If the idea of practicing yoga in rehab strikes you as odd, you should know that it’s becoming a widely practiced form of spiritual and physical exercise that is a proven method in aiding you during the recovery process. Many holistic drug and alcohol treatment centers such as Beachway encourage the practice of yoga.
Yoga is an ancient practice that helps you focus on the present moment by aligning body, spirit, and mind together. Through a series of poses, you become more mindful of your own body and surroundings.
The Benefits of Yoga During Rehab
- Physical. While you may feel stiff and sore after the initial sessions, your body becomes more limber over time and your muscles more toned. You may also notice an improvement in your balance. Yoga’s various poses also improve your body’s overall circulation which increases oxygen flow to the brain and in turn improves your mood.
- Emotional and spiritual. Yoga has an inherent calming effect on those that practice it. It encourages you to slow down and focus simply on your breath, and the “here and now.” It’s a time of quiet reflection void of distracting technology and environmental noise. Many people find inner peace with regular yoga sessions and build self-discipline and resilience.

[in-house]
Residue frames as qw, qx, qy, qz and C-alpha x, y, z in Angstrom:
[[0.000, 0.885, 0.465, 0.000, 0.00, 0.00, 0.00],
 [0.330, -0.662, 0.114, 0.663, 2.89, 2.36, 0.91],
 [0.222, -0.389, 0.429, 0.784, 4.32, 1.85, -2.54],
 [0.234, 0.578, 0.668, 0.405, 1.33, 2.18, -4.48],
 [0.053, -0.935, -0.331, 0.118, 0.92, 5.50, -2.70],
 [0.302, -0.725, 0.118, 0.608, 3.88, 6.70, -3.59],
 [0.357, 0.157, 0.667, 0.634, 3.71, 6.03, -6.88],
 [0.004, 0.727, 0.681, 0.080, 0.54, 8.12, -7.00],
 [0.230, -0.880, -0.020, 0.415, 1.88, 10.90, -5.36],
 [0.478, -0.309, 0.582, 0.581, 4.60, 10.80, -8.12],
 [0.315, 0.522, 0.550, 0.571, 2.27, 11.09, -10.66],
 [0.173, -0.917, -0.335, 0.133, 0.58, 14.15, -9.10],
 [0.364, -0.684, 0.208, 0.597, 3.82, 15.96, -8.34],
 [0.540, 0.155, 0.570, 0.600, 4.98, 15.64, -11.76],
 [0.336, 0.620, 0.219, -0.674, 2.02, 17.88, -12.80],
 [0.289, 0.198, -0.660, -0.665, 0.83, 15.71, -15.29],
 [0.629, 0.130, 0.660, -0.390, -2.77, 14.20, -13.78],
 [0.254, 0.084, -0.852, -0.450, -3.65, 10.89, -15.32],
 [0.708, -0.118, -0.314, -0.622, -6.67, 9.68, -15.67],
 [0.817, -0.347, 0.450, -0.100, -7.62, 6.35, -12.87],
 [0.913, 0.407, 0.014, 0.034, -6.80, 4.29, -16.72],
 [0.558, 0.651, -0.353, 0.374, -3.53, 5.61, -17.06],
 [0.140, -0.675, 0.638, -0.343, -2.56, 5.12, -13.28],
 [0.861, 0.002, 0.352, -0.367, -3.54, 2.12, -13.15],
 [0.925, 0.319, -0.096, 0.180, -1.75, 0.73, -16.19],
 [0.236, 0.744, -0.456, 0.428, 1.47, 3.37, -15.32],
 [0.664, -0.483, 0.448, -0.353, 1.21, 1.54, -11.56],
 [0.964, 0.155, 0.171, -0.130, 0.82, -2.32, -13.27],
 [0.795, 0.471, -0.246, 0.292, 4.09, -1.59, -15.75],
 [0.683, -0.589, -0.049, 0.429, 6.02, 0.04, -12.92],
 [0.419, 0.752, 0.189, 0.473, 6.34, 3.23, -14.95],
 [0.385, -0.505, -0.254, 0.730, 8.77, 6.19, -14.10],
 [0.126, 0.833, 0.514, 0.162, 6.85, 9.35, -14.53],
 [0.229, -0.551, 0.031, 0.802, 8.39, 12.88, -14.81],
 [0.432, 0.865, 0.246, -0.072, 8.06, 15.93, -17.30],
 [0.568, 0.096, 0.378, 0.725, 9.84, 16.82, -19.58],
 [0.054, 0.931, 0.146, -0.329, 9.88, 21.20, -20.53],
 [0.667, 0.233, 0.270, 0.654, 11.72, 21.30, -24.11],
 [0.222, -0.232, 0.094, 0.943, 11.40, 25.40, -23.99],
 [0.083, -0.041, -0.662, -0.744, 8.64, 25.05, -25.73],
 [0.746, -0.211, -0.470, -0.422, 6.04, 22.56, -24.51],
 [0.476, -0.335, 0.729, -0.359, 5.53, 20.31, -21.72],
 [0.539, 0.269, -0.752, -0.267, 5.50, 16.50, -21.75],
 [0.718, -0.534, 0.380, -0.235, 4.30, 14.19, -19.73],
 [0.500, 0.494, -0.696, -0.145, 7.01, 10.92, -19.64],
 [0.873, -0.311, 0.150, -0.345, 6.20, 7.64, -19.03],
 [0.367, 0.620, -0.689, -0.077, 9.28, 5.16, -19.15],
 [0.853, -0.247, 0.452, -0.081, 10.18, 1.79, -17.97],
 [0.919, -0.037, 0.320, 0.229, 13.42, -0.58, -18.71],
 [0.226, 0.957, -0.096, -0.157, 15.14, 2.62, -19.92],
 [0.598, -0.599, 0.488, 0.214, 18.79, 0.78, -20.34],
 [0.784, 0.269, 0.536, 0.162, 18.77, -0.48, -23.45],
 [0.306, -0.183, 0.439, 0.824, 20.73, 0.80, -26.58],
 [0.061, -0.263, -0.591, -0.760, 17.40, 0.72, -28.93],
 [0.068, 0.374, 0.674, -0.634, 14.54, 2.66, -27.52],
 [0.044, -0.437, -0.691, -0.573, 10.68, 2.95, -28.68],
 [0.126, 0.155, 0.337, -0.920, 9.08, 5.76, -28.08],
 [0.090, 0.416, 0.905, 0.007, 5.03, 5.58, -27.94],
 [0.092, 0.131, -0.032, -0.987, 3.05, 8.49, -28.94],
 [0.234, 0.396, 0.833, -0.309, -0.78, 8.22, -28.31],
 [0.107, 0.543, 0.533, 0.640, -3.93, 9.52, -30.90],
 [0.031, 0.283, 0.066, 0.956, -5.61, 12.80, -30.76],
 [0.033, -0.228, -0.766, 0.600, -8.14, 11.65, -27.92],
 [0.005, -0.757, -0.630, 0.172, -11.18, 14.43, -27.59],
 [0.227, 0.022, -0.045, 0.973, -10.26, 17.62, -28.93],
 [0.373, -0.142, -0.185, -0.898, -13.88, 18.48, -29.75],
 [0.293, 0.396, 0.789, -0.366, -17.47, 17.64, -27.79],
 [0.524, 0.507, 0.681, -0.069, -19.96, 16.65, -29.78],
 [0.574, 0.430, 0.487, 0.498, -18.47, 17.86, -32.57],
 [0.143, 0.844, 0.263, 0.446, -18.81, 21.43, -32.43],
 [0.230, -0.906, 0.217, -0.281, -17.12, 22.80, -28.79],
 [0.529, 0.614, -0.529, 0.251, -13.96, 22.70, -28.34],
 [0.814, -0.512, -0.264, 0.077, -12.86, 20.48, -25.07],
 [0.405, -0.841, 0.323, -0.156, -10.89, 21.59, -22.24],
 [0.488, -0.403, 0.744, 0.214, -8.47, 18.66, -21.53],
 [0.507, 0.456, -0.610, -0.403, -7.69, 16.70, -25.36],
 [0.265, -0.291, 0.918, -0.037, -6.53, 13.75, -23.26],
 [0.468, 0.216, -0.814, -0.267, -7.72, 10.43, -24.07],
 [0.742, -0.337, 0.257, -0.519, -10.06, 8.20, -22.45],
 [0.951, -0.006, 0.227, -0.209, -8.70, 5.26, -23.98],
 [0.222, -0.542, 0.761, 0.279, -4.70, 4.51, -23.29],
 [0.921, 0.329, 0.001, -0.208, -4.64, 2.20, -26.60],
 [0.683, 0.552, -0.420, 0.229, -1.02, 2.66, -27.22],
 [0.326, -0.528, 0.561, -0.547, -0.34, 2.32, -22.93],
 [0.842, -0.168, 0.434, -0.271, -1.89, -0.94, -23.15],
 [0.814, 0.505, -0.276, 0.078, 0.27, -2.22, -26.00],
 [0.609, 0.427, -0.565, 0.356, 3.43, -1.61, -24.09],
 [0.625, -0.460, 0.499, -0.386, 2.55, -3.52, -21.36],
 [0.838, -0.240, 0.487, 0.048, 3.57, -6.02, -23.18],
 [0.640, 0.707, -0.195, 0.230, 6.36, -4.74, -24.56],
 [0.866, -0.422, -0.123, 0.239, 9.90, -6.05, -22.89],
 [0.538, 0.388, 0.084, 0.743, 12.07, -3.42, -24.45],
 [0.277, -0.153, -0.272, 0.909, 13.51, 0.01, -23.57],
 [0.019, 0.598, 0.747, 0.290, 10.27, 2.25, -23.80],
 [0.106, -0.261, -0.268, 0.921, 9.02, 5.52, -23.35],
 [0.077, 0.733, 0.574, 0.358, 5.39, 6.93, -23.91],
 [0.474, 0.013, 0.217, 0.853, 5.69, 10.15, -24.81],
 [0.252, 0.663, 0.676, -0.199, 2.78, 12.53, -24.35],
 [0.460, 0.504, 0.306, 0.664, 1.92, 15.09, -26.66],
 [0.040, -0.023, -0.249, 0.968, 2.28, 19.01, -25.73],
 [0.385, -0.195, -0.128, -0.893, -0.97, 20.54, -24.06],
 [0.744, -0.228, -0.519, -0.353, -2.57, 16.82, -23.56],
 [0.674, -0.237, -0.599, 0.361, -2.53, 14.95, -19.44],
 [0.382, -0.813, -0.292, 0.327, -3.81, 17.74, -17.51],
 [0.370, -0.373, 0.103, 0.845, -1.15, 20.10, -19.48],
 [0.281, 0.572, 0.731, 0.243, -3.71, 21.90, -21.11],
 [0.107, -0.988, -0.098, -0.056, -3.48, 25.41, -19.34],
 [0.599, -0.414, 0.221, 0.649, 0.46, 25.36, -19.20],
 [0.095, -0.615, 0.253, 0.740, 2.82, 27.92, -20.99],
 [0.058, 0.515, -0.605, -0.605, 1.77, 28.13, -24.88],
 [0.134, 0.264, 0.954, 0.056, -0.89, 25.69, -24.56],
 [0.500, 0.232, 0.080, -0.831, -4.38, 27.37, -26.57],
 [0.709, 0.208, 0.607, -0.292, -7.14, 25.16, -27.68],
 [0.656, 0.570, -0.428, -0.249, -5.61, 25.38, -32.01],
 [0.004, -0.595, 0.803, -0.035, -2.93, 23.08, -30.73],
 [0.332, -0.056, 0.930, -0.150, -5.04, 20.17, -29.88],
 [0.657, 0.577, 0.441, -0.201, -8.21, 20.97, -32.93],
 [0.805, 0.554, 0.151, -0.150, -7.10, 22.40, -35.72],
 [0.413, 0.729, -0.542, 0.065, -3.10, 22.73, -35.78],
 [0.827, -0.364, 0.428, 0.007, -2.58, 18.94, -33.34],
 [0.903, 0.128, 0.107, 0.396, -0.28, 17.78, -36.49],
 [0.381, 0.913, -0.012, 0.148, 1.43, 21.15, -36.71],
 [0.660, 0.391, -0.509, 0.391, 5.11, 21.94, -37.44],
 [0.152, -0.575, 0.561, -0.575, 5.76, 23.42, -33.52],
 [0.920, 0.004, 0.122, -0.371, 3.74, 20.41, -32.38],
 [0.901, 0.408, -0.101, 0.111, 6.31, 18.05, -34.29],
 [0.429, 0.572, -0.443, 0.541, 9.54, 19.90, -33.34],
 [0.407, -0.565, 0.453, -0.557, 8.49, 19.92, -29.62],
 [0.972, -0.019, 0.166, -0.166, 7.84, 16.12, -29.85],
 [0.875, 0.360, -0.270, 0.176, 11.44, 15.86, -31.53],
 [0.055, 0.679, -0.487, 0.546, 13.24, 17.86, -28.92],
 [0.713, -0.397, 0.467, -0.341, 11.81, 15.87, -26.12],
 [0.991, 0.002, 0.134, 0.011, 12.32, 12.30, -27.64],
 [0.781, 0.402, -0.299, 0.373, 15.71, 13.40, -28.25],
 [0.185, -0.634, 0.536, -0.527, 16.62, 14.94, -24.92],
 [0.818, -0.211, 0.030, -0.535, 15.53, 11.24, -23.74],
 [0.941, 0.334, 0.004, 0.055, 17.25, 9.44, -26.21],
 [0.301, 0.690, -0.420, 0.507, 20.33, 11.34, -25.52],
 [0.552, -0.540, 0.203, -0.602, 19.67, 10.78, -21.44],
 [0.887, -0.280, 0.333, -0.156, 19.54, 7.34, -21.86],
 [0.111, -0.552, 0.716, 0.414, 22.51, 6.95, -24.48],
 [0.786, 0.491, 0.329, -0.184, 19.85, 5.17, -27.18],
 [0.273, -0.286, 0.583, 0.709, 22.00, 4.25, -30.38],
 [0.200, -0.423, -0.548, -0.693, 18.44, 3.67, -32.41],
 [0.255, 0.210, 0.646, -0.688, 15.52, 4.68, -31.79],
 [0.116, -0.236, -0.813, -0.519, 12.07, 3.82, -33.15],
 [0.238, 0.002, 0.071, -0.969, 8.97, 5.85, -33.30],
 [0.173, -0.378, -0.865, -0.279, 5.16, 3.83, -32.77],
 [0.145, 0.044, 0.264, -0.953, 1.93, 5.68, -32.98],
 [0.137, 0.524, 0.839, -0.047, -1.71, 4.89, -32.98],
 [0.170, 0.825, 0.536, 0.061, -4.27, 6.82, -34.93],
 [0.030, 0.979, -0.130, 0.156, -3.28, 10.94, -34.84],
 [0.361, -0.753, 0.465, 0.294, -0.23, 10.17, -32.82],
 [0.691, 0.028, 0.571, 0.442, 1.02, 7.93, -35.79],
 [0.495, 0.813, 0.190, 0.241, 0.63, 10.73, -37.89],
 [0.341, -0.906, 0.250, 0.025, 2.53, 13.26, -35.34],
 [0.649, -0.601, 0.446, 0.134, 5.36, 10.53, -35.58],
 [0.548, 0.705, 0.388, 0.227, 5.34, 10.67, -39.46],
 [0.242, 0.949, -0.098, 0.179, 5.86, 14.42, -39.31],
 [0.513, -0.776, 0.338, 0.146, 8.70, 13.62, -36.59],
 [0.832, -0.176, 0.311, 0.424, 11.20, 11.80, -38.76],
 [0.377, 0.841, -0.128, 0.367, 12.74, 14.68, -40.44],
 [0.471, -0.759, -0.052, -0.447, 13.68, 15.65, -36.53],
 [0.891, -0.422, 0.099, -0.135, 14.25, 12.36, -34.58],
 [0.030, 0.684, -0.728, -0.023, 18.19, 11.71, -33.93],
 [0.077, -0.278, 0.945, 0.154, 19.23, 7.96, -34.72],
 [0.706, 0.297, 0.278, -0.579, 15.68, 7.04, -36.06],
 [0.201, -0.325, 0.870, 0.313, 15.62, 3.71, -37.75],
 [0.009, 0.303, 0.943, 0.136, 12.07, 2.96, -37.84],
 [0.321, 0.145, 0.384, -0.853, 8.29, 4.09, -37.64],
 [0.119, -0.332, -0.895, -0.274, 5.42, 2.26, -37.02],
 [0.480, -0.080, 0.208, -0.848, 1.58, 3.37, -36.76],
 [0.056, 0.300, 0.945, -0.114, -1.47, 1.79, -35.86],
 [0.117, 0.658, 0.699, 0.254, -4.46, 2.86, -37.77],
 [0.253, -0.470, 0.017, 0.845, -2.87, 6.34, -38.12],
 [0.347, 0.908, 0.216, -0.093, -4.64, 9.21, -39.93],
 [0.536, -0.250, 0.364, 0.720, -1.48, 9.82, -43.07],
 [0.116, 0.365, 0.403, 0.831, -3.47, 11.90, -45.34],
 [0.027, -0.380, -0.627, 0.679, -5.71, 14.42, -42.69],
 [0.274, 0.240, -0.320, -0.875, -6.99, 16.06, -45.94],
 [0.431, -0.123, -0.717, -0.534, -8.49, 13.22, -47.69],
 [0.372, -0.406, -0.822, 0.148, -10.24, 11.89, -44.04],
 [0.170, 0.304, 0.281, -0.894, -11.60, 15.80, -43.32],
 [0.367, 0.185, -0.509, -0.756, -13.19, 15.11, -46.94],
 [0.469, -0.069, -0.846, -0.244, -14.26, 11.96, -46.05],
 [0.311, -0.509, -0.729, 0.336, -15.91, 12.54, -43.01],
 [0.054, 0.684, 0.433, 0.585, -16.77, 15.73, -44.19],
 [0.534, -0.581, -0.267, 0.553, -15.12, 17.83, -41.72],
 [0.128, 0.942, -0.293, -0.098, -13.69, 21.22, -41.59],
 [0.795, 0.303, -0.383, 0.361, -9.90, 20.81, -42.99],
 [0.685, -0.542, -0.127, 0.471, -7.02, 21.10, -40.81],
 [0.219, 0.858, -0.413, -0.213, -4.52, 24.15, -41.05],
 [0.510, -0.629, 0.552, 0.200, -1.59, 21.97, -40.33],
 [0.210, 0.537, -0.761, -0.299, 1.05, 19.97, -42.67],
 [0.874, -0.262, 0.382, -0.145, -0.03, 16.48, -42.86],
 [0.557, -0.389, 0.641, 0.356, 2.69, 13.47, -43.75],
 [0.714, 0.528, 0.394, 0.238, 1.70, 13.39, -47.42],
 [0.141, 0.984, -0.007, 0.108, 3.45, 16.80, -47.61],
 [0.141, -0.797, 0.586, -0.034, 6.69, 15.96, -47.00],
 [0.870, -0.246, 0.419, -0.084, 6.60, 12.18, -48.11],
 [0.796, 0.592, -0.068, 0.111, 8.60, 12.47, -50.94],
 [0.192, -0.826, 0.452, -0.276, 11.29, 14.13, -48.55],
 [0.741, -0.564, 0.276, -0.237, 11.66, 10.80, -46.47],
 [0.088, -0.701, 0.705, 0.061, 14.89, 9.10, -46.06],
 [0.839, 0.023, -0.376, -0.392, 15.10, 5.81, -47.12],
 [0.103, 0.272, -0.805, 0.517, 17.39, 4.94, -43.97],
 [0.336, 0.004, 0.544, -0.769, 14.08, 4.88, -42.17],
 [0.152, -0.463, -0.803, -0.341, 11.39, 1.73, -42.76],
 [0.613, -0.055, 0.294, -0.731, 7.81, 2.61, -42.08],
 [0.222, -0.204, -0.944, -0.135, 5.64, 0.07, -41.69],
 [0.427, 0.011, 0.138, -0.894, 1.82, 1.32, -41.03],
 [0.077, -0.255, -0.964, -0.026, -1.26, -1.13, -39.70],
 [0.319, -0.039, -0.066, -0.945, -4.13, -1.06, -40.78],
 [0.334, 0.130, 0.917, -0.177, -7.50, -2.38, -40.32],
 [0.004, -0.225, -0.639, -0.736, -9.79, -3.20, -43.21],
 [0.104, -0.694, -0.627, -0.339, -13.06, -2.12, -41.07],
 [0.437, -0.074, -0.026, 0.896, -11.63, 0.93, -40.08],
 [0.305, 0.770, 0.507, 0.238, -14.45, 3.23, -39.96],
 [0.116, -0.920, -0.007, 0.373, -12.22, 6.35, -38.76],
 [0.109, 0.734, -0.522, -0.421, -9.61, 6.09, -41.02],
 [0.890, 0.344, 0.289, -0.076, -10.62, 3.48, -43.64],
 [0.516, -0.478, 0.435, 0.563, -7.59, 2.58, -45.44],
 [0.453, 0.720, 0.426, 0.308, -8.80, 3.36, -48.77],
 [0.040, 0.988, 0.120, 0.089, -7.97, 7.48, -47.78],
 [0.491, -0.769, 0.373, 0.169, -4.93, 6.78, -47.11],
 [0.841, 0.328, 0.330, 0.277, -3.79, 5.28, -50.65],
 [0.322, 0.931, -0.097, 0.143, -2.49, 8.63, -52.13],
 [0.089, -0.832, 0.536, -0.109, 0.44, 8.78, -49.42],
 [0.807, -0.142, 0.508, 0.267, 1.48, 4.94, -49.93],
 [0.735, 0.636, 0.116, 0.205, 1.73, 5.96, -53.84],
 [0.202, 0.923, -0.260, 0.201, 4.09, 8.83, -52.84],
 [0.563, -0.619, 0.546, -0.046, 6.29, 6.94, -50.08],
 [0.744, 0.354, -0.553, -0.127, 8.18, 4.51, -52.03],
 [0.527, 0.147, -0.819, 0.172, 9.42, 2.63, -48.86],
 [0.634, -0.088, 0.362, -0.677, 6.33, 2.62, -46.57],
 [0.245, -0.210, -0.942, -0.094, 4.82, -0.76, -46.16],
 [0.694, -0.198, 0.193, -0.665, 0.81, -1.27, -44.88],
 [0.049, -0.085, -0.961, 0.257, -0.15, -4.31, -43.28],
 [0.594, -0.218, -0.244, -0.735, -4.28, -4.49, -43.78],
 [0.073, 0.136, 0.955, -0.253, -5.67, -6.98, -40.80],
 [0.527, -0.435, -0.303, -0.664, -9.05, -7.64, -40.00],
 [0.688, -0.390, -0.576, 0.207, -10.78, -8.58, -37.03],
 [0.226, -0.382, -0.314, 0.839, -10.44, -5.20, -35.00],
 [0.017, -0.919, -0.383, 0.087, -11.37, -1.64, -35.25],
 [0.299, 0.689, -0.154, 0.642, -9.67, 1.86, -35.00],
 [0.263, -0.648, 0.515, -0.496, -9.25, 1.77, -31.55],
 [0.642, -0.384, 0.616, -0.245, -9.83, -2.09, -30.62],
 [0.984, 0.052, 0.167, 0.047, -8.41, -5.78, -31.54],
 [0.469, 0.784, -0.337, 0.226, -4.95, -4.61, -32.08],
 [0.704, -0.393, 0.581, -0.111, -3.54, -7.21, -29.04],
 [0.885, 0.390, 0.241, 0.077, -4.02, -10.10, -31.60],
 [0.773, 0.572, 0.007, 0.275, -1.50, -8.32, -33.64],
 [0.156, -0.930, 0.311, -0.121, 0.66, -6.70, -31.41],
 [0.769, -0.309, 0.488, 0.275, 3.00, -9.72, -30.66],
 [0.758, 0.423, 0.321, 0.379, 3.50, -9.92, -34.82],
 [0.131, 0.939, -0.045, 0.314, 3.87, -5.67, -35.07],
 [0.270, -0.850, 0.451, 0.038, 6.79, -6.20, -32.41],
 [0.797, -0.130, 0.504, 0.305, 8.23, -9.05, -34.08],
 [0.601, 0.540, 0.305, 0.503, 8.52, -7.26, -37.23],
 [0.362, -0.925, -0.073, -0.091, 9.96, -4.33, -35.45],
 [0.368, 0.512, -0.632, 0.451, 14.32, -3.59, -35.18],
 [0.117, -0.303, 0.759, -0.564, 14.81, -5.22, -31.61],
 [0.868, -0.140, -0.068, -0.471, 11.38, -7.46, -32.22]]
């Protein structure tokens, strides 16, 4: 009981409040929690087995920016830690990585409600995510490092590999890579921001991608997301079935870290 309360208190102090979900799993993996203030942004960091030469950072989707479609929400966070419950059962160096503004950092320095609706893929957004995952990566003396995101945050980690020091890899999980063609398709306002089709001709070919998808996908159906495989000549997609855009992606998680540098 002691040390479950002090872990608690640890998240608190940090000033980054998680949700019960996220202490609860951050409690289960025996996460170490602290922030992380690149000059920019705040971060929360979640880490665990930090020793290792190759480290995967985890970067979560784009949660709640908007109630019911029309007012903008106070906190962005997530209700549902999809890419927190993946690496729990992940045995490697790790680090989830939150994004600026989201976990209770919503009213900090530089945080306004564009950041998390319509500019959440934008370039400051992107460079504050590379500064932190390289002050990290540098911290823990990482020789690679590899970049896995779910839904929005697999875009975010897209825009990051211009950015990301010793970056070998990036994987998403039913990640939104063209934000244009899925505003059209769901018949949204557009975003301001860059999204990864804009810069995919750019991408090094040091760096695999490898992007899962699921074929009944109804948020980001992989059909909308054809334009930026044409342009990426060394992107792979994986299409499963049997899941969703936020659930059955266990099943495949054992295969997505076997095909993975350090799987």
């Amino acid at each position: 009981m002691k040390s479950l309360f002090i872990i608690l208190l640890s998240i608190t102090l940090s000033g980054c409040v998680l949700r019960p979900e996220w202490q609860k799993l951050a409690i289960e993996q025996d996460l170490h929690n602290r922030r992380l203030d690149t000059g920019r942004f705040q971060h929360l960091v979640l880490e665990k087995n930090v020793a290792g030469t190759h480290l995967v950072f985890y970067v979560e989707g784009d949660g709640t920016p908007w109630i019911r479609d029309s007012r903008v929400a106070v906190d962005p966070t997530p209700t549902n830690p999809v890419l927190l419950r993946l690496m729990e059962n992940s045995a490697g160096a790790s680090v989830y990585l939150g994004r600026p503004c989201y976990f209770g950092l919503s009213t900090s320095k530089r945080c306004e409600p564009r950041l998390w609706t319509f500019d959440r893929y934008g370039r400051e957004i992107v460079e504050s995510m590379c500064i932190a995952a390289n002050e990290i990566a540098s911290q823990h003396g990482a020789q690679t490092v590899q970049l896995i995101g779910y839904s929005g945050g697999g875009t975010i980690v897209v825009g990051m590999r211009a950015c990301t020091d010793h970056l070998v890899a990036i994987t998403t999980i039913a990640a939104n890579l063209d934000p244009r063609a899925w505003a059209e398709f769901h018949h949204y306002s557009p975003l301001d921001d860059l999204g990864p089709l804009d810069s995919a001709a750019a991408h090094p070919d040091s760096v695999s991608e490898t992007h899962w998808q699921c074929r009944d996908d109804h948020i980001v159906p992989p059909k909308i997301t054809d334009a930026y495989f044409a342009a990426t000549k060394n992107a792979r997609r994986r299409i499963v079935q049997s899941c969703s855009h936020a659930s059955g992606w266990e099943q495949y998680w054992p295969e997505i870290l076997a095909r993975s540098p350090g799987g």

- Stress-buster. Rehab and alcohol or drug detox are often an uncomfortable or even painful time filled with stress and anxiety. Through meditation and yoga, many recovering addicts experience reduced cravings and reduced stress.
Common Misconceptions of Yoga
Many people are wary of trying yoga as it was once perceived as a “hippie thing.” Luckily, the popularity of yoga is growing, and it’s now beginning to shed its old image and associated stigmas.
“You have to be flexible.” If you can barely touch your toes, no worries. Yoga is not about who’s the most flexible, but rather working towards going deeper into a pose or stretch over time at your own pace.
“It’s only for girls.” Absolutely not! Yoga today is practiced by men, women and children of all ages and walks of life.
“It’s so easy—how could it possibly help me?” Have you ever tried holding the pose downward dog for five minutes (while still breathing properly)? It’s no easy feat. While you may not necessarily work up the type of sweat after a long run in the park, yoga is still a beneficial form of exercise.
With dedication and regular practice, yoga is a healthy holistic exercise which you can continue enjoying long after rehab is completed. Setting aside just a few minutes a day can help you feel rejuvenated and relaxed.